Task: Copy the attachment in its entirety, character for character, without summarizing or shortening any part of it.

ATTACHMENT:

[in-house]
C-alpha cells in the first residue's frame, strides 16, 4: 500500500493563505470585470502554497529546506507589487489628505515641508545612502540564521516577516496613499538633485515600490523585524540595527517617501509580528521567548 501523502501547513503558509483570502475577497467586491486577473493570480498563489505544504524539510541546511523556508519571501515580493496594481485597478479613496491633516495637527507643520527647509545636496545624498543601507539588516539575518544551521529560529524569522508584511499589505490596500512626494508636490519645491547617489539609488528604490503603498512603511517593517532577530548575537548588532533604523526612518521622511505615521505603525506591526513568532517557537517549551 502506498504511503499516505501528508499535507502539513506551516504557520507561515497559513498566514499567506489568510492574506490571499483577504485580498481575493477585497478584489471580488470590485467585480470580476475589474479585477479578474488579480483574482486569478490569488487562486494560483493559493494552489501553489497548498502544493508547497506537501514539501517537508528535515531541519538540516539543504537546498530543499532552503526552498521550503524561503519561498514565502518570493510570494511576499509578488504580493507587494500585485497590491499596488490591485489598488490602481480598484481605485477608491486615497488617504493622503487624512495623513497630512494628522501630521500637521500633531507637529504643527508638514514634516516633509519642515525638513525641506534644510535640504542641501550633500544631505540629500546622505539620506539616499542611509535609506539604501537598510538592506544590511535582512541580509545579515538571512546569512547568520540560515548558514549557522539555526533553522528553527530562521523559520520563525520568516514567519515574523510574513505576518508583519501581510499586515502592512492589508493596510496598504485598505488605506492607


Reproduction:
[in-house]
C-alpha cells in the first residue's frame, strides 16, 4: 500500500493563505470585470502554497529546506507589487489628505515641508545612502540564521516577516496613499538633485515600490523585524540595527517617501509580528521567548 501523502501547513503558509483570502475577497467586491486577473493570480498563489505544504524539510541546511523556508519571501515580493496594481485597478479613496491633516495637527507643520527647509545636496545624498543601507539588516539575518544551521529560529524569522508584511499589505490596500512626494508636490519645491547617489539609488528604490503603498512603511517593517532577530548575537548588532533604523526612518521622511505615521505603525506591526513568532517557537517549551 502506498504511503499516505501528508499535507502539513506551516504557520507561515497559513498566514499567506489568510492574506490571499483577504485580498481575493477585497478584489471580488470590485467585480470580476475589474479585477479578474488579480483574482486569478490569488487562486494560483493559493494552489501553489497548498502544493508547497506537501514539501517537508528535515531541519538540516539543504537546498530543499532552503526552498521550503524561503519561498514565502518570493510570494511576499509578488504580493507587494500585485497590491499596488490591485489598488490602481480598484481605485477608491486615497488617504493622503487624512495623513497630512494628522501630521500637521500633531507637529504643527508638514514634516516633509519642515525638513525641506534644510535640504542641501550633500544631505540629500546622505539620506539616499542611509535609506539604501537598510538592506544590511535582512541580509545579515538571512546569512547568520540560515548558514549557522539555526533553522528553527530562521523559520520563525520568516514567519515574523510574513505576518508583519501581510499586515502592512492589508493596510496598504485598505488605506492607